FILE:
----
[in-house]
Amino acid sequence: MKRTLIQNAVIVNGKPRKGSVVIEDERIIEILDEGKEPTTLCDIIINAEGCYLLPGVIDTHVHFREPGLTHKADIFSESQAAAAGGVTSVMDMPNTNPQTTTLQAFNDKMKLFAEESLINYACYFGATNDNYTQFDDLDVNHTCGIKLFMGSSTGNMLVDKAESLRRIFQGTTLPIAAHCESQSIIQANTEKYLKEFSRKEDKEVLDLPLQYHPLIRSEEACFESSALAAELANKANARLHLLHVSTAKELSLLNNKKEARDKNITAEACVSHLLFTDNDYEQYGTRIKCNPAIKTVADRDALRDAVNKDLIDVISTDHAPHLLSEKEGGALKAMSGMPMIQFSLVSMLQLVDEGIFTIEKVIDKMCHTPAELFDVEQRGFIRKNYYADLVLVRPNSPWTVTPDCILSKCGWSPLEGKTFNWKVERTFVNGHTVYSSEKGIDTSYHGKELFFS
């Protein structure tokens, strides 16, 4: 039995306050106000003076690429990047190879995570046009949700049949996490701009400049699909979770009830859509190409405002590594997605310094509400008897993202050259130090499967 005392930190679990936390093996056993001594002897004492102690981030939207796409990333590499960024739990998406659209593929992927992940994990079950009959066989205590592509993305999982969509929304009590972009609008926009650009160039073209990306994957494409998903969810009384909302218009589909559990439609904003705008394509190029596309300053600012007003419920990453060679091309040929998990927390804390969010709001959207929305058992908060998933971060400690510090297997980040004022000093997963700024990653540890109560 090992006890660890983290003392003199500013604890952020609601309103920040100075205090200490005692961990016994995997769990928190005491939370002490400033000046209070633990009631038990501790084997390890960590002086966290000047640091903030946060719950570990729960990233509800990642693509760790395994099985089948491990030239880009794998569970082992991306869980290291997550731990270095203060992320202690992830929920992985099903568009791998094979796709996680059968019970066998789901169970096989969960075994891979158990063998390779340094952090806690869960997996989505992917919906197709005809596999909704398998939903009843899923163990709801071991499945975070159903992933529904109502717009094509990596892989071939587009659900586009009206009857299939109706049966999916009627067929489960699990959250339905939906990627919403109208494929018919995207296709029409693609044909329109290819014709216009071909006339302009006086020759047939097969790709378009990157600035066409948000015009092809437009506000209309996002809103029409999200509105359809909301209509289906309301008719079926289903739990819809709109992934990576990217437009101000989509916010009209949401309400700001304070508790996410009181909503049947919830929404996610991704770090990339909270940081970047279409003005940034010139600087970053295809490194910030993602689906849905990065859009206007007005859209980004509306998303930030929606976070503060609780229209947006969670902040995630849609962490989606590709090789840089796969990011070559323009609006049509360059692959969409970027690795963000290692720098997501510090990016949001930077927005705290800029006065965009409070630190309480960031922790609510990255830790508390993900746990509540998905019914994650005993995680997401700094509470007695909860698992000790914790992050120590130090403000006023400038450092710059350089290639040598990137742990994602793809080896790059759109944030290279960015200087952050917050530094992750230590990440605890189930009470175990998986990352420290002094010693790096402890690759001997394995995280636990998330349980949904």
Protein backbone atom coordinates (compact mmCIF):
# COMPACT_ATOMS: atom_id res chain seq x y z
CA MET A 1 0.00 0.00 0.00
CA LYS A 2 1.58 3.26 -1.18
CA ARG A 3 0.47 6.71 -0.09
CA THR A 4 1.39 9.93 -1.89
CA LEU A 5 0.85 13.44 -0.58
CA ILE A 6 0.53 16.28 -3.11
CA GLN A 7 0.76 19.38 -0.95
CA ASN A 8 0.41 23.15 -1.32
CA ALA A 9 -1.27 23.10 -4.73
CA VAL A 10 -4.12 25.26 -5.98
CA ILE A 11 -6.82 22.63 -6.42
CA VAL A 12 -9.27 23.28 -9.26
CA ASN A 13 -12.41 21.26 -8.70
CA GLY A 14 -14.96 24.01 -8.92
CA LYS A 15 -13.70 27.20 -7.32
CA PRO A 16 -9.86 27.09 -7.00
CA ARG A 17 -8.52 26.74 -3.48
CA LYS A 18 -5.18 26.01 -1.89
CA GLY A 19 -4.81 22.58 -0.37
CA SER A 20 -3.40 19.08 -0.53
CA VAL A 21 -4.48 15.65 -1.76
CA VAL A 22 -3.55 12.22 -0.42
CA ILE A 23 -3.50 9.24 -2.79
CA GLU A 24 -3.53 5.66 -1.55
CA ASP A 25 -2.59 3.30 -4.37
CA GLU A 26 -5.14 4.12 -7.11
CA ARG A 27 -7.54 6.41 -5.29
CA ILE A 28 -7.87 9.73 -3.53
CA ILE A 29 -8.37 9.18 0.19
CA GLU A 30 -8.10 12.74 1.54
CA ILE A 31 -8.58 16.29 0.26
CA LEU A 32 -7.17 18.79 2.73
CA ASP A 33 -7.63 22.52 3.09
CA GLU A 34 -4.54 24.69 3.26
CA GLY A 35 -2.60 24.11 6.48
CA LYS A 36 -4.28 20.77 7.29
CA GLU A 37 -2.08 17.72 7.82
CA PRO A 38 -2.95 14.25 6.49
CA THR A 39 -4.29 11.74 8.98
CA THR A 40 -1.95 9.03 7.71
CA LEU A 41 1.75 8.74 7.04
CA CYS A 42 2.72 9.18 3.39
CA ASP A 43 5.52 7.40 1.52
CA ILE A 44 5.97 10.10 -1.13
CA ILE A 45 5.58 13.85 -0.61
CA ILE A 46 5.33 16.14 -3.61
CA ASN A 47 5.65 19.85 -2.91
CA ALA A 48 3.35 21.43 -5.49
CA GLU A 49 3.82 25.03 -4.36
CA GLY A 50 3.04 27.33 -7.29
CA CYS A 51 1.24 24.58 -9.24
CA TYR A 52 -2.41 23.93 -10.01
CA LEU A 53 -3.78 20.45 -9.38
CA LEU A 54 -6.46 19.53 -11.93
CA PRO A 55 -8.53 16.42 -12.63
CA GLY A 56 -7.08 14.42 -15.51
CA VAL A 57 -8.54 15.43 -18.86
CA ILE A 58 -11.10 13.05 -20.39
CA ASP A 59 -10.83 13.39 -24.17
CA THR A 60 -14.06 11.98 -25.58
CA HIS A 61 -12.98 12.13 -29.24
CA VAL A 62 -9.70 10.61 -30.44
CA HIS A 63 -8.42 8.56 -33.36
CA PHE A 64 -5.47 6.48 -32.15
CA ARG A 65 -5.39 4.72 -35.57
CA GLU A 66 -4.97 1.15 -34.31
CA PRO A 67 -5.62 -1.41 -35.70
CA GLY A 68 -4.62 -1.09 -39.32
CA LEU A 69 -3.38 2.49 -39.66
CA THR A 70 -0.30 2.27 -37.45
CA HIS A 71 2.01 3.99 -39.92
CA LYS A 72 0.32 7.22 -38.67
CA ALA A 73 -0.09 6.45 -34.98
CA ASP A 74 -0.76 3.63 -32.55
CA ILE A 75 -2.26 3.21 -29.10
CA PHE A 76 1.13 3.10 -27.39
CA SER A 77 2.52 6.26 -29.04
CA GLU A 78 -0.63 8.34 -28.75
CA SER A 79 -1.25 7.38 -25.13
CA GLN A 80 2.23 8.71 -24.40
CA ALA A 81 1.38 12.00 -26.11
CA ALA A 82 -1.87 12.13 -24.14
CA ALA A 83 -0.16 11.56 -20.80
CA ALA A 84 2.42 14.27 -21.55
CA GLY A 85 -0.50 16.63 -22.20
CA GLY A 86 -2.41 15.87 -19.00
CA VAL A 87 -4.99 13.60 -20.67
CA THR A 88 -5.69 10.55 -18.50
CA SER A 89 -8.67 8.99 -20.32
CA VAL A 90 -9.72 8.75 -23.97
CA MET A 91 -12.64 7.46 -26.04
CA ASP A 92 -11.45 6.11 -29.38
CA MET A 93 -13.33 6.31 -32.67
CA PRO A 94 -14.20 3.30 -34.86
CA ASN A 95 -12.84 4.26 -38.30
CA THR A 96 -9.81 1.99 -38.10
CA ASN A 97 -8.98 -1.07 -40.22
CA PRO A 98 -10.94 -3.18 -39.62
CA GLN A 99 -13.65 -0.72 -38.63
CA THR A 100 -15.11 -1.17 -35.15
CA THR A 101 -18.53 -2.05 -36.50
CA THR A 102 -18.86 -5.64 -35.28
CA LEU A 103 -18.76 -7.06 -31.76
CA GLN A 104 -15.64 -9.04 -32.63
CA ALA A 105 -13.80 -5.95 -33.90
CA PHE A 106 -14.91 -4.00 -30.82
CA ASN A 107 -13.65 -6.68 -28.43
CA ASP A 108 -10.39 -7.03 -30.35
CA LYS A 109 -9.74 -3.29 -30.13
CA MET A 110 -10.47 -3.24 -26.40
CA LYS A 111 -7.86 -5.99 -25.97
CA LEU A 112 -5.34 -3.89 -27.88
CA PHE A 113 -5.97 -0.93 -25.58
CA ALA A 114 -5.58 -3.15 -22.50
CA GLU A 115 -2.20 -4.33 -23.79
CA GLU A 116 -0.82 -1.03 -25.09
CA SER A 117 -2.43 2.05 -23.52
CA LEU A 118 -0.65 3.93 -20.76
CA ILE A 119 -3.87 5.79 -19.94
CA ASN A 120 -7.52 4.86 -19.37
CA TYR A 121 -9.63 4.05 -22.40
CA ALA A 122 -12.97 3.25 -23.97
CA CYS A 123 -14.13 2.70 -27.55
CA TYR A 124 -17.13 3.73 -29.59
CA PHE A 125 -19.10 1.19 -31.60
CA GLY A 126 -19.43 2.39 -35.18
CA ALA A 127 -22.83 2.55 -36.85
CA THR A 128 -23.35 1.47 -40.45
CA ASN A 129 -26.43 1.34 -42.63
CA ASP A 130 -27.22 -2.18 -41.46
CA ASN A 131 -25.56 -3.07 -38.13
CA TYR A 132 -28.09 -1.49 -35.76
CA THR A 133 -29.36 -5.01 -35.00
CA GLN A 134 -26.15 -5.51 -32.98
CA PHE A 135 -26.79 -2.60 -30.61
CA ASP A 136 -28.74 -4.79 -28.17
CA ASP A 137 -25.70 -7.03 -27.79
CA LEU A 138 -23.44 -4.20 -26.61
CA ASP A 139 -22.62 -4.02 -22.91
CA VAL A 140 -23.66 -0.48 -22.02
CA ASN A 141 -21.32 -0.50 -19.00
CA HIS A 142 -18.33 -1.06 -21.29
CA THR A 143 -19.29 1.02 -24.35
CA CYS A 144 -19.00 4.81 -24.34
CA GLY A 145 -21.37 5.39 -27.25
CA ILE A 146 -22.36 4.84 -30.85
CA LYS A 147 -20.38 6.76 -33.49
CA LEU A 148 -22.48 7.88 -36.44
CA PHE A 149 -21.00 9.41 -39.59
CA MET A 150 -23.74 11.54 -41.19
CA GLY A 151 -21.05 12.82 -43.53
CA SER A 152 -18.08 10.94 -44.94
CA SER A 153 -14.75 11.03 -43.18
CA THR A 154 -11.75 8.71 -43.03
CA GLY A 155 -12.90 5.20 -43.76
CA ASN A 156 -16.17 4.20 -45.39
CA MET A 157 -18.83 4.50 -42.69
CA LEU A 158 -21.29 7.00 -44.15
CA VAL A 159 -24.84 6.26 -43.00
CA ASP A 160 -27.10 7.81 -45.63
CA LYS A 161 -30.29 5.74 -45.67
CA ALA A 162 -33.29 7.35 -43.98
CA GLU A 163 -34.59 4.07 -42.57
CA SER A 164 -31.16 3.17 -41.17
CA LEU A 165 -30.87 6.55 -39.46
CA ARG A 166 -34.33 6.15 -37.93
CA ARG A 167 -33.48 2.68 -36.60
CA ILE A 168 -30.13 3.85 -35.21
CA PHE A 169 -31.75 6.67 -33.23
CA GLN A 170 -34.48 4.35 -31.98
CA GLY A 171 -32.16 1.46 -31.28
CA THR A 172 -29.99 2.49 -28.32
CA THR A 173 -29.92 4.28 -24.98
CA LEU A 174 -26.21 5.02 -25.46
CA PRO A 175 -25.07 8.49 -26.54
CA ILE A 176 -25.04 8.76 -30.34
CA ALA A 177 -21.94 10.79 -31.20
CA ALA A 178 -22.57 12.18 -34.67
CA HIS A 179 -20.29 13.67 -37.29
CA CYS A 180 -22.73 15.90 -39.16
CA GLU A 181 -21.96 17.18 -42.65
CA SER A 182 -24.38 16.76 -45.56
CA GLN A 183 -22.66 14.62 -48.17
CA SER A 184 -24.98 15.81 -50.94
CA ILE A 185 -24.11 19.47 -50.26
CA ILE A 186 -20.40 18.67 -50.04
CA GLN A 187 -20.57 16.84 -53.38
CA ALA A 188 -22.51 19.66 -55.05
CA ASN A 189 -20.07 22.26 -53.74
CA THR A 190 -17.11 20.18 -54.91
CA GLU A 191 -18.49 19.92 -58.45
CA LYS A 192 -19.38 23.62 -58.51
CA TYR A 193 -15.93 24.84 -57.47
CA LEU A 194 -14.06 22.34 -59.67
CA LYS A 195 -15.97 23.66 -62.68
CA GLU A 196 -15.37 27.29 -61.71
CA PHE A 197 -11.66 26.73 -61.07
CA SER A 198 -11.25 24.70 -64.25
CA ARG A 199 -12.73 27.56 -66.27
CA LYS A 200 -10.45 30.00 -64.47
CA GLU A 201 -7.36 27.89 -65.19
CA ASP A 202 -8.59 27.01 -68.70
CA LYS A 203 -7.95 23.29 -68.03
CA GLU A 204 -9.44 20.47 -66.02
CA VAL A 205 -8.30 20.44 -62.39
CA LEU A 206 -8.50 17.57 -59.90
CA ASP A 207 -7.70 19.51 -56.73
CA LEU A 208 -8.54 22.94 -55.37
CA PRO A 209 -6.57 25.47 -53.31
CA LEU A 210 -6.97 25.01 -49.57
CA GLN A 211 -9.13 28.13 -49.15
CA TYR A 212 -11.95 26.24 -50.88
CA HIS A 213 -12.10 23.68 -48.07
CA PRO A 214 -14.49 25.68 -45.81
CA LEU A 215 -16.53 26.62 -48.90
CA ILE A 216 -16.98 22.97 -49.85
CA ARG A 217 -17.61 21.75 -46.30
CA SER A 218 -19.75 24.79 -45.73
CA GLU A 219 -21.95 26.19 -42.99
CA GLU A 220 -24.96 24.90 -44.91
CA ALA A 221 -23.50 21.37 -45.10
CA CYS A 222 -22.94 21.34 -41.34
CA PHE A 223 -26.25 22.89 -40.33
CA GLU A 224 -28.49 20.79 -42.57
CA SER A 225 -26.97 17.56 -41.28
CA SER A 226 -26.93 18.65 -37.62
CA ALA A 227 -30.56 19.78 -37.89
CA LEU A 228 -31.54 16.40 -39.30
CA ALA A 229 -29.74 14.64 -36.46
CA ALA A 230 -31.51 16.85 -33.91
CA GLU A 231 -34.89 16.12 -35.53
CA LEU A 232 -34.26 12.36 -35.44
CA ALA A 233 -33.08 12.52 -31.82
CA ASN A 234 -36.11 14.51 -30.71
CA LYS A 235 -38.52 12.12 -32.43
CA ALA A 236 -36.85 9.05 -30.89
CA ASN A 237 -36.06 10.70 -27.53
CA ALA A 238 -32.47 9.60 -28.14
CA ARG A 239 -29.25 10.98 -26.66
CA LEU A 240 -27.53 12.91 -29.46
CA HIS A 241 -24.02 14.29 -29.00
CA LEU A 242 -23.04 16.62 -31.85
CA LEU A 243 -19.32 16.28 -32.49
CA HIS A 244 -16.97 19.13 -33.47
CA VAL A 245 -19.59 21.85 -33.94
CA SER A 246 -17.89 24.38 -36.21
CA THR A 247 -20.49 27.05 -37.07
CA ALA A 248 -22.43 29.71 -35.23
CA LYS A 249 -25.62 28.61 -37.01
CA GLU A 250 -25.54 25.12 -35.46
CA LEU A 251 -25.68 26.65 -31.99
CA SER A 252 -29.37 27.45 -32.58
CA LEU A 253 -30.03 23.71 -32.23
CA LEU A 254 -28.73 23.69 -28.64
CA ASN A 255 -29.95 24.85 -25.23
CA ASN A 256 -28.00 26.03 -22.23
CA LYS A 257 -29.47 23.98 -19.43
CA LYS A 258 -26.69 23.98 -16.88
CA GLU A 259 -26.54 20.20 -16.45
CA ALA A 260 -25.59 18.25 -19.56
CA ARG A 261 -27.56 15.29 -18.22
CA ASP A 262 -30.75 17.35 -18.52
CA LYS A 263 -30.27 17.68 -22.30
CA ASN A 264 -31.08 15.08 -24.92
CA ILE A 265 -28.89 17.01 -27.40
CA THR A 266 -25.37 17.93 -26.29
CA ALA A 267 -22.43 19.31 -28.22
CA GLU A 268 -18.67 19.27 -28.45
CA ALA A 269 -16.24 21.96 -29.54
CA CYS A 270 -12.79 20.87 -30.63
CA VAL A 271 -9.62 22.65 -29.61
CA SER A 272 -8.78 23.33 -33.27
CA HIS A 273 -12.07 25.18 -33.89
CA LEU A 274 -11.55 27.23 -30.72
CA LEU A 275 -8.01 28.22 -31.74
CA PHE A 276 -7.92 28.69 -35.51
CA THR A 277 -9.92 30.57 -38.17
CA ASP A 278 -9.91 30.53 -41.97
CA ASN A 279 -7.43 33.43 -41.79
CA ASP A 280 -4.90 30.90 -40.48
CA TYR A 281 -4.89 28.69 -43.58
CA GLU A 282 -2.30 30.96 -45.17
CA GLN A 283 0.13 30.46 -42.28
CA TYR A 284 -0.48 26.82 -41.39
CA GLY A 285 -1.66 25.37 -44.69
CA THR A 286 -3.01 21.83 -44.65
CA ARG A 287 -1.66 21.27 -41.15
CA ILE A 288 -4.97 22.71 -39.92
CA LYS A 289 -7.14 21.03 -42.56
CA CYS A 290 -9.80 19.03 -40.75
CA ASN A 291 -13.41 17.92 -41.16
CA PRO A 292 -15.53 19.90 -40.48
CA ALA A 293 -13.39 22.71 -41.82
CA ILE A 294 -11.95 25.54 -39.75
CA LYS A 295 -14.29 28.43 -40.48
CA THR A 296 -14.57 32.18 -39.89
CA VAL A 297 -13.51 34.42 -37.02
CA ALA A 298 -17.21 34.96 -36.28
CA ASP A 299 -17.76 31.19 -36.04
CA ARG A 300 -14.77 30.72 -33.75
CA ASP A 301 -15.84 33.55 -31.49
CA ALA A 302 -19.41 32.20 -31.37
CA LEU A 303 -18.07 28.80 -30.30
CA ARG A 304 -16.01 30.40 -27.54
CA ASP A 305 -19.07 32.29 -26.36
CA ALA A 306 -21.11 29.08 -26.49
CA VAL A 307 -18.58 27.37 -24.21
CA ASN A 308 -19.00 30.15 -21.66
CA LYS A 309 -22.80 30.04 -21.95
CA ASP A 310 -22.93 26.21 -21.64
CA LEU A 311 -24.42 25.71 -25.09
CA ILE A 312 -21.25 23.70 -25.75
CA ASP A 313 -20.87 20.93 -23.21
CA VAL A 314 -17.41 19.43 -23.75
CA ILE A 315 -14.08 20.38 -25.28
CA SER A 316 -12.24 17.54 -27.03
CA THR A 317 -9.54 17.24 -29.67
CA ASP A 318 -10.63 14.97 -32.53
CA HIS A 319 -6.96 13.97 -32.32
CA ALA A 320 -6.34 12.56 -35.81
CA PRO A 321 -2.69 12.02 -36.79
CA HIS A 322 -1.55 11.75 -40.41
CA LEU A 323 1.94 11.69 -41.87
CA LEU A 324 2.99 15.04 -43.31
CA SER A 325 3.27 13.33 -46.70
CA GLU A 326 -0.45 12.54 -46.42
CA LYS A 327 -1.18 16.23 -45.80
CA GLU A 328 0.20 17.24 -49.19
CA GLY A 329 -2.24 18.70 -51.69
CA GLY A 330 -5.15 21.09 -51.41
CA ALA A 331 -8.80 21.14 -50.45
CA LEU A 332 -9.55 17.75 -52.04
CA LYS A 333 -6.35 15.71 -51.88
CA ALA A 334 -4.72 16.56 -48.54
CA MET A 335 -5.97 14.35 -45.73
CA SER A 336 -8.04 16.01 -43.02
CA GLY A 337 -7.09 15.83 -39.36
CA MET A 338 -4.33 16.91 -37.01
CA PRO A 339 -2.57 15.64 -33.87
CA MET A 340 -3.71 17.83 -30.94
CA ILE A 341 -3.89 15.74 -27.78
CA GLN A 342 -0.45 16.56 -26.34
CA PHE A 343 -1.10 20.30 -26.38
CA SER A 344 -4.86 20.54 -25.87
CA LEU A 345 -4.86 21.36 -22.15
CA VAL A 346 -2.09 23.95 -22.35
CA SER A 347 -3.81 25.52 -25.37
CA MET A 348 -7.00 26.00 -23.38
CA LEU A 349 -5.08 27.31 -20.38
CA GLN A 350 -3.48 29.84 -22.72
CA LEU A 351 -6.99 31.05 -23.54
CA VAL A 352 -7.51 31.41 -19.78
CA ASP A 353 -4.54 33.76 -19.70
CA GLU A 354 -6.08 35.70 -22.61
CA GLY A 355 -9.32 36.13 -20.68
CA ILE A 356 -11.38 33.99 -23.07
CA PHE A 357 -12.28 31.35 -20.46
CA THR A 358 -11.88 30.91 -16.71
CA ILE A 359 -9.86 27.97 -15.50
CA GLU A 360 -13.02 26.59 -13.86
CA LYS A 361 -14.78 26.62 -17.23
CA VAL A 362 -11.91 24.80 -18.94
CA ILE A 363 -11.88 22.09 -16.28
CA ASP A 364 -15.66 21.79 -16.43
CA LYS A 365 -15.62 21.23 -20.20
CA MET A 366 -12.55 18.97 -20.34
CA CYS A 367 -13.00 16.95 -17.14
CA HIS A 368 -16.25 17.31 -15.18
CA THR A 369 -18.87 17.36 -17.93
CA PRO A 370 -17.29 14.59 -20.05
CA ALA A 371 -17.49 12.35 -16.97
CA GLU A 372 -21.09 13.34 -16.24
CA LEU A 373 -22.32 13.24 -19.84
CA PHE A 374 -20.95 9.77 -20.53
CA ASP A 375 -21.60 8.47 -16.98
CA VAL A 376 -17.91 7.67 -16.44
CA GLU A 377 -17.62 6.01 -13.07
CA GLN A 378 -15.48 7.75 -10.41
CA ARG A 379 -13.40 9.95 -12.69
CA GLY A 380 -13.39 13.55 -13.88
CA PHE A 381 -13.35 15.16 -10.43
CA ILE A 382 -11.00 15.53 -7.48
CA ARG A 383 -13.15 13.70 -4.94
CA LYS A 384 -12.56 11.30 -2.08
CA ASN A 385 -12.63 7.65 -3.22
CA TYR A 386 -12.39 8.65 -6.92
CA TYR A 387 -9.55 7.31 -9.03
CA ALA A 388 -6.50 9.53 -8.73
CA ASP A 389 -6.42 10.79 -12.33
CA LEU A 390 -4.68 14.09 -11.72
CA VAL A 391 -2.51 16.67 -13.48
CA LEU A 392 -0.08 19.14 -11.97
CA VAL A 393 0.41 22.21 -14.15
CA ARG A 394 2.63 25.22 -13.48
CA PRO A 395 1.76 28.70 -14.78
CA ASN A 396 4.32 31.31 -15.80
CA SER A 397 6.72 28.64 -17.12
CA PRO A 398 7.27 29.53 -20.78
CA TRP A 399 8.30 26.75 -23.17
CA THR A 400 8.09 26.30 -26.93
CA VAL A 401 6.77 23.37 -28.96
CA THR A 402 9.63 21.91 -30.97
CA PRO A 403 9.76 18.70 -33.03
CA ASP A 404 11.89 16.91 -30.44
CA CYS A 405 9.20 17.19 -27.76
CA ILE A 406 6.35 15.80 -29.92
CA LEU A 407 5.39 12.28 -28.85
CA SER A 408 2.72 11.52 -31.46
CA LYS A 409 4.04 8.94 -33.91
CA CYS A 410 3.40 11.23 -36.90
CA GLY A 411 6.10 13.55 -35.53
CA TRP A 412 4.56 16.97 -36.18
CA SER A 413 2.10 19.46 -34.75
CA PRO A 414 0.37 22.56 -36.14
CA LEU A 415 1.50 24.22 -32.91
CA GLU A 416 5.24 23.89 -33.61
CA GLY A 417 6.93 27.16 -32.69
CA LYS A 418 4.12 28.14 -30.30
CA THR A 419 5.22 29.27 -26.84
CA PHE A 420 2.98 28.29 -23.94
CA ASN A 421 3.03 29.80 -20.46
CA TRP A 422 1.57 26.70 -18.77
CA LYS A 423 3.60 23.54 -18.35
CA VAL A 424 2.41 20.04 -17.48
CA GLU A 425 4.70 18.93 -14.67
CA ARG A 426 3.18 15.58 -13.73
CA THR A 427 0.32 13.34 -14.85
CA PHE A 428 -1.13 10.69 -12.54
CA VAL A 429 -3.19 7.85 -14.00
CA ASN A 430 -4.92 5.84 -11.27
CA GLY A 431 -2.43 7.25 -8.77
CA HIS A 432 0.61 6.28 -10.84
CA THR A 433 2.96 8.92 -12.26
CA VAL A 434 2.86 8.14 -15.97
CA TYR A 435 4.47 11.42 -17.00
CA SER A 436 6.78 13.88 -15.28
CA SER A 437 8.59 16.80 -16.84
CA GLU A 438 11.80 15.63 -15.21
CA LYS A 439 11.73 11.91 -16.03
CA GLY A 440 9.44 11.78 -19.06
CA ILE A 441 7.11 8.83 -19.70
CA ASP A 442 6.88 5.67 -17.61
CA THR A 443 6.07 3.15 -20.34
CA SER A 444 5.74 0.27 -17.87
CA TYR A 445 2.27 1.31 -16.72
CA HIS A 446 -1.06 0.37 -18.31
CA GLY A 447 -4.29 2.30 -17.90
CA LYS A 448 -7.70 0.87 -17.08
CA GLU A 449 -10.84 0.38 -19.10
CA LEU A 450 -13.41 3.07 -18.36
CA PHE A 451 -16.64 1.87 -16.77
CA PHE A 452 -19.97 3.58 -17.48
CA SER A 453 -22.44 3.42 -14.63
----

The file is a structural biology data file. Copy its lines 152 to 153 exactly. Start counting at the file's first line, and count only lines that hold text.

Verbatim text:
CA LYS A 147 -20.38 6.76 -33.49
CA LEU A 148 -22.48 7.88 -36.44